Mr Lawrence wished to carry out excavations on his land at Sandbanks. The excavations did not adjoin a party wall but were within six metres of his boundary. The Party Wall etc. Act 1996 extends to cover certain excavations within three or six metres of a party boundary (depending on depth), and so Mr Lawrence served notice on his neighbour, Mr Kaye, pursuant to the Act.
As the name Sandbanks might suggest, the soil under both properties was sandy and therefore excavation of Mr Lawrence’s land posed a bigger than normal threat of causing damage to Mr Kaye’s property. Mr Kaye requested some form of security against possible damage to his property, under section 12(1) of the Act.
Section 12(1) is a little used provision which entitles an adjoining owner to require security against potential compensation claims before work pursuant to the Party Wall Act can be carried out. The section is so little used that the case of Lawrence v Kaye  EWHC2678(TCC) was the first time the court had considered it. However, there was a commentary on the section in the “bible” on the Party Wall Act which stated that security was only applicable to works being carried out either to the party wall or on the adjoining owner’s property.
It was believed that no security was available where the work involved excavation away from the party wall. Based on this belief, Mr Lawrence refused to provide security and, when the dispute went to the third surveyor appointed under the Party Wall Act, the third surveyor also stated that he had no authority to order security for the work.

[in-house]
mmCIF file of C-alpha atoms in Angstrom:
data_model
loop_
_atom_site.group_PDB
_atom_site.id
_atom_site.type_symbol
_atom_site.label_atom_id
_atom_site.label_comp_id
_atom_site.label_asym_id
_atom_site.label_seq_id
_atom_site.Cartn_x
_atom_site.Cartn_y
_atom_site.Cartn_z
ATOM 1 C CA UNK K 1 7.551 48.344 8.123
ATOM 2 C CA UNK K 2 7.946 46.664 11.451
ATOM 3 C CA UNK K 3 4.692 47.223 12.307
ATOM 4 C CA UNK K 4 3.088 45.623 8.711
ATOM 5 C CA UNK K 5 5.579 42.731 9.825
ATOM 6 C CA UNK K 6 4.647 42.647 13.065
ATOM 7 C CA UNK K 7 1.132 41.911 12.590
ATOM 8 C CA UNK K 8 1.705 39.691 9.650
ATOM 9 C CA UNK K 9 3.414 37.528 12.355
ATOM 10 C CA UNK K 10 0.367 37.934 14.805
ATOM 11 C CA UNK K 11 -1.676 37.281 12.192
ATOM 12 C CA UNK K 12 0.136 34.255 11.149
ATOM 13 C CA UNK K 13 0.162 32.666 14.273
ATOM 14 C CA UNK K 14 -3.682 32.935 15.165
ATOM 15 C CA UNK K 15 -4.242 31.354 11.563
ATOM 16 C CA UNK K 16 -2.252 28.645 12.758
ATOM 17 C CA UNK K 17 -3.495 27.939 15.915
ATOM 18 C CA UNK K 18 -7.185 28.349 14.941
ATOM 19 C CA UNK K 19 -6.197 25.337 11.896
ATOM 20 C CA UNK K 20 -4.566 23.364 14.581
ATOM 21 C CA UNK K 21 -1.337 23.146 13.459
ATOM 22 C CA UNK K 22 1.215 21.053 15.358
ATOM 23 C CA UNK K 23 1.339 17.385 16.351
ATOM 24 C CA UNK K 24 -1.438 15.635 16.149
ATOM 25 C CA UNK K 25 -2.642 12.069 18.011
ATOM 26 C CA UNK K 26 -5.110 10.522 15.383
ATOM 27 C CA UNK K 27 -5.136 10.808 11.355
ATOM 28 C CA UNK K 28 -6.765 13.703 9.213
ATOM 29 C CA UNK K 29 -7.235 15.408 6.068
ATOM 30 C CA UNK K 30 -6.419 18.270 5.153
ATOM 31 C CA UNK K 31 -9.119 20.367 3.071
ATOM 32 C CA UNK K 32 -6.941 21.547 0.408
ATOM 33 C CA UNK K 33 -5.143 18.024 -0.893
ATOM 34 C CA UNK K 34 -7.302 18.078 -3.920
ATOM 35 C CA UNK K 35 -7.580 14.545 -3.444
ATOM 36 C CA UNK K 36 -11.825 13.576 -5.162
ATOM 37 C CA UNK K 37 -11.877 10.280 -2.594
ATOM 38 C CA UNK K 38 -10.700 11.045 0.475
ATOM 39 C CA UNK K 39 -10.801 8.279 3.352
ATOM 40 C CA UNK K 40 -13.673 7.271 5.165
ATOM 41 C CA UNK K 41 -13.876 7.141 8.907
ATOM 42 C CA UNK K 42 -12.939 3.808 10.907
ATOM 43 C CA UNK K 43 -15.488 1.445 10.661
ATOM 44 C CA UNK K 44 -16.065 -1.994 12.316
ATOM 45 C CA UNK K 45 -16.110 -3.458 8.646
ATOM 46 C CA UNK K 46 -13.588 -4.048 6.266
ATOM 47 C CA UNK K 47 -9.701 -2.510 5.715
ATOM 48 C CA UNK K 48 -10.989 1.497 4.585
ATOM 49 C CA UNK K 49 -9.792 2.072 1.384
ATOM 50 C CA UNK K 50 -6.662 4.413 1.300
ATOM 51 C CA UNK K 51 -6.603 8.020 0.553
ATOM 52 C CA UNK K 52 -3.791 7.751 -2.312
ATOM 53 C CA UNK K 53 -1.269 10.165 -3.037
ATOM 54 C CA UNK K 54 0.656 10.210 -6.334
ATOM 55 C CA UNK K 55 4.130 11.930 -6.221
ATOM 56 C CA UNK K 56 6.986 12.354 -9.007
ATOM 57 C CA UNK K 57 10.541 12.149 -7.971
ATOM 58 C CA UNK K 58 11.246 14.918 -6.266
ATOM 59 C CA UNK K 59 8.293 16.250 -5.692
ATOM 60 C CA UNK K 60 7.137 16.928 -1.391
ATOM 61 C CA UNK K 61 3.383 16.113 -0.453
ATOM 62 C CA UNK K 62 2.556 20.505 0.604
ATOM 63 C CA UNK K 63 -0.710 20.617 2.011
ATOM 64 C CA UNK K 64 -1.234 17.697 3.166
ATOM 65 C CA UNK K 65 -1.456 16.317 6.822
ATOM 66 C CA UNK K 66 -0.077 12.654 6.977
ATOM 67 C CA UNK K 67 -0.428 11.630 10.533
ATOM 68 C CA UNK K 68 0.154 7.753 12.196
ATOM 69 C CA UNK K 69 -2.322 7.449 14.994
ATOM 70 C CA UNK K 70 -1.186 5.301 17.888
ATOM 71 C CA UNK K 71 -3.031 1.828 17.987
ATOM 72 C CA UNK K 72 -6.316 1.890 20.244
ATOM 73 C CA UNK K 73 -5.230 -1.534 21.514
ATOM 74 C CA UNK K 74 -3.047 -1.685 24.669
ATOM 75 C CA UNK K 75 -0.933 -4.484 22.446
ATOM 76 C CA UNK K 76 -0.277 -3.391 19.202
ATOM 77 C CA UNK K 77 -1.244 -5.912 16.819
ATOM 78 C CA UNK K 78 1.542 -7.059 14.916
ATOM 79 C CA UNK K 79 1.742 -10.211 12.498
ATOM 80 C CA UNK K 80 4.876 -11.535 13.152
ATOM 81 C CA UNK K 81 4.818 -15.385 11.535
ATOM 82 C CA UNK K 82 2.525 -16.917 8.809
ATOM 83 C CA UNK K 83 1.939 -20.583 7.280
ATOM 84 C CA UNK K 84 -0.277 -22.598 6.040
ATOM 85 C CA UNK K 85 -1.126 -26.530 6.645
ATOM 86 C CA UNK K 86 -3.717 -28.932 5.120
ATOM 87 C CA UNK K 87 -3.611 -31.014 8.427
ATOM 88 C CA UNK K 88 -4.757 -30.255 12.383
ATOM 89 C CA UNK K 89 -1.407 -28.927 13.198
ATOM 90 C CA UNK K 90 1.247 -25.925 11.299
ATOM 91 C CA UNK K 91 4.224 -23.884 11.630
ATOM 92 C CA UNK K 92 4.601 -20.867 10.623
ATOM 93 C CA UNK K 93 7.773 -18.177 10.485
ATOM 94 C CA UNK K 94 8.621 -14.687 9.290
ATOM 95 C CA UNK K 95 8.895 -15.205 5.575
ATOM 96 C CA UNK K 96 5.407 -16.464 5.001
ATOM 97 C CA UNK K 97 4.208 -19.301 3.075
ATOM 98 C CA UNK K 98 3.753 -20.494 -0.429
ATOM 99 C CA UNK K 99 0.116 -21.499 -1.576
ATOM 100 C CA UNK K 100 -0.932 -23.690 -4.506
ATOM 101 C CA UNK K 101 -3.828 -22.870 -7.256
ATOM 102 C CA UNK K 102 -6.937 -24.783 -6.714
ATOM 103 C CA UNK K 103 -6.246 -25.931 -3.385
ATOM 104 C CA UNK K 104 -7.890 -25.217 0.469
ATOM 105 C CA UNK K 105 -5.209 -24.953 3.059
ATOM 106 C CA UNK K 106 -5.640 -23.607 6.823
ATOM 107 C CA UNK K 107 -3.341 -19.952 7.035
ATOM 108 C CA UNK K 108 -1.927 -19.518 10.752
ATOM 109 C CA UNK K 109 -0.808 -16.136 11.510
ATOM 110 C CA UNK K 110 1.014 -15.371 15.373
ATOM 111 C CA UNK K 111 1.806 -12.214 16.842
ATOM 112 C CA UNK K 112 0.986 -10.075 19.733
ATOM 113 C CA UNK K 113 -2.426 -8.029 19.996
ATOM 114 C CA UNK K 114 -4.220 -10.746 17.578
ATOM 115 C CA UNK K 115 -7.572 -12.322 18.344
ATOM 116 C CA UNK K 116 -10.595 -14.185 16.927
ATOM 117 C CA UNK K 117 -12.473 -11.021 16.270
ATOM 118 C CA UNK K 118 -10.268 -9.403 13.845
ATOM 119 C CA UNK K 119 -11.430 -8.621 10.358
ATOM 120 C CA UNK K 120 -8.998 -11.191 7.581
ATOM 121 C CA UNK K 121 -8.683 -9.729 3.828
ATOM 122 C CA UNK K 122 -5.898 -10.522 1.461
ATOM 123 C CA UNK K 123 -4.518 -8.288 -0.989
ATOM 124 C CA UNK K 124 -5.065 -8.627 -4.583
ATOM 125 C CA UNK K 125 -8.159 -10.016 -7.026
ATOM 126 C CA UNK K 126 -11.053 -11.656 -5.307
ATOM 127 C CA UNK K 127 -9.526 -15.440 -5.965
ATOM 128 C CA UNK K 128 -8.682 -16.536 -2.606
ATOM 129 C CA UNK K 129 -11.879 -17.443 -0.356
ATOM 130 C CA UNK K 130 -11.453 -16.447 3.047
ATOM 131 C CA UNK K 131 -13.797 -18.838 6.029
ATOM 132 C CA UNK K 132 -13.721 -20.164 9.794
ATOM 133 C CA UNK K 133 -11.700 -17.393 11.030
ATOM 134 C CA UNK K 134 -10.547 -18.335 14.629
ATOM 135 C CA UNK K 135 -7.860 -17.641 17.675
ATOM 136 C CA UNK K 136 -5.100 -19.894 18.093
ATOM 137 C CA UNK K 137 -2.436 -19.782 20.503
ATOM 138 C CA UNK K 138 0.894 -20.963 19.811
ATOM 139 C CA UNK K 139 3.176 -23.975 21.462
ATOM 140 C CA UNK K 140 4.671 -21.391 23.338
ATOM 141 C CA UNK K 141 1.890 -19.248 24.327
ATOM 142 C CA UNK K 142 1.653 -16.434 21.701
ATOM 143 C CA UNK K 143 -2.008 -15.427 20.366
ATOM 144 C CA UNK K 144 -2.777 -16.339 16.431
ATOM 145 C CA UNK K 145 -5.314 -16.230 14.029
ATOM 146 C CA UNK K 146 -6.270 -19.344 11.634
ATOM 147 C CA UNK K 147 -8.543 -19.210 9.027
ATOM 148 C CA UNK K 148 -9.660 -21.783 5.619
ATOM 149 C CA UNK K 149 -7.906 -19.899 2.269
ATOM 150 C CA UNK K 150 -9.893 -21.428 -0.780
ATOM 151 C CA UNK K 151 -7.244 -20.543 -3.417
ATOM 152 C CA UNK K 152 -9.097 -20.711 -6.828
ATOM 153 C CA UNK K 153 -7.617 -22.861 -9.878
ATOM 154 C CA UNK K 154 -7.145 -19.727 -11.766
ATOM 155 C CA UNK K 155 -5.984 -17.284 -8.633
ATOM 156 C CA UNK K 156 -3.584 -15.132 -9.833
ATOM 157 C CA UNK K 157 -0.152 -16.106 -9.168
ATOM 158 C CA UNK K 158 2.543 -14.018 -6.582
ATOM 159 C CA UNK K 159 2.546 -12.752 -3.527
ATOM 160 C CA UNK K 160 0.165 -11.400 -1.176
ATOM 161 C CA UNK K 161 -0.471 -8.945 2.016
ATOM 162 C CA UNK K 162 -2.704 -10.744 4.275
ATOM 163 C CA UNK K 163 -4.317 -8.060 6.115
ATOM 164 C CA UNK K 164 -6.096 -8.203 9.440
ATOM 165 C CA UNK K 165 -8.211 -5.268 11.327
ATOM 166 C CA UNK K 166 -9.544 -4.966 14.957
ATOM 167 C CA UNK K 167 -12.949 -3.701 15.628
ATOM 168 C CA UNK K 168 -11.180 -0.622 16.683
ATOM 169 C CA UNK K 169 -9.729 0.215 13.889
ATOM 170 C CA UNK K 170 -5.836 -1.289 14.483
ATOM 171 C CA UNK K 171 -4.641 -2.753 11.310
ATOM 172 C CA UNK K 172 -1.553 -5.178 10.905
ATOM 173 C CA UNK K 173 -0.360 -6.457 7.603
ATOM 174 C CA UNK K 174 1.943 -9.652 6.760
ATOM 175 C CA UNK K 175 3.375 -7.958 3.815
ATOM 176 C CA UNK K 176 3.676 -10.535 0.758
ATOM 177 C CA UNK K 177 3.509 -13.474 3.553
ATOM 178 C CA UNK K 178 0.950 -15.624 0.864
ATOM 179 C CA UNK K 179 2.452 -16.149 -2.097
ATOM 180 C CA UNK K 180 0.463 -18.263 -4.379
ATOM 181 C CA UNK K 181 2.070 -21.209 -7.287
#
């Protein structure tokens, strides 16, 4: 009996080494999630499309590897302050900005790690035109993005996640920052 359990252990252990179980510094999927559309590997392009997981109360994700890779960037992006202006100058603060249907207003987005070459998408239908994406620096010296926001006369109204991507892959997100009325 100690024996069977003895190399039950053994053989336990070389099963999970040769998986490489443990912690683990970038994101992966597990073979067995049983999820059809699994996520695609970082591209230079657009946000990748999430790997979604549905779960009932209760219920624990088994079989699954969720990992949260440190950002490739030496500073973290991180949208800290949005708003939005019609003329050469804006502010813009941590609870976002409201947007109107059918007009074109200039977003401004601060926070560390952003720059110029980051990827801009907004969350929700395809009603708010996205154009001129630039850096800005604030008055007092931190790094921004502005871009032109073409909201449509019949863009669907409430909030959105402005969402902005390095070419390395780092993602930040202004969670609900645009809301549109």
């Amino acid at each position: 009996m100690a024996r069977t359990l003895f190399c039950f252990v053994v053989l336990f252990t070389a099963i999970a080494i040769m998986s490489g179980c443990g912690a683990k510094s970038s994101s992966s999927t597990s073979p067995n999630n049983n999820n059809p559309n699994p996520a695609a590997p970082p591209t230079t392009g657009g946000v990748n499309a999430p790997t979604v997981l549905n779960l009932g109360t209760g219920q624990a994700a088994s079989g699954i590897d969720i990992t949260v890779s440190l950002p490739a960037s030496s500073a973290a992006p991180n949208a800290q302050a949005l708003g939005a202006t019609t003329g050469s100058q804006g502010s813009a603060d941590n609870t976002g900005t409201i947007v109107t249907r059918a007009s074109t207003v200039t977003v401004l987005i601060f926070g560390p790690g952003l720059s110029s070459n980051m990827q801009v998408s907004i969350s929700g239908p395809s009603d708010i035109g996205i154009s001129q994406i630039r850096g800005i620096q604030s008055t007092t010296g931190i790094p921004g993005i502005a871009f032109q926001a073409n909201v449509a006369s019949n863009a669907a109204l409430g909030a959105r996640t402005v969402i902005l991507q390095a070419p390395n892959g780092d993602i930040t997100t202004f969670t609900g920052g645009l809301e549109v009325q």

The matter then came to court on appeal from the third party surveyor’s award.
The Hon Mr Justice Ramsey in the Technology and Construction Court considered the meaning of section 12(1). The arguments were evenly balanced as to whether security only applied to work being carried out to the adjoining owner’s property or whether security could be required for any work authorised by the Party Wall Act, including excavations away from the party wall. But Ramsey J concluded that security was available for all work carried out pursuant to the Party Wall Act, because all work authorised by the Act, whether to the party wall or excavation within six metres, potentially makes the building owner liable to compensate the adjoining owner if the works cause damage. Ramsey J also confirmed that it was within the jurisdiction of the third surveyor hearing a dispute to be able to order that security be given where appropriate.
This case serves not only to show that security is available for a wider range of work under the Party Wall Act, but also as a reminder that security is a useful comfort to an adjoining owner in any event.
If you are an adjoining owner in receipt of a party wall award, you should consider whether it is appropriate to request security, in what form and for how much. If you are a building owner, you should be prepared for a request for security for work covered by the Party Wall Act. If there is a dispute over whether or not security should be given, its form or its amount, this can be resolved by the third surveyor appointed pursuant to the Act.
Frances Alderson, Partner, Fladgate LLP (email@example.com)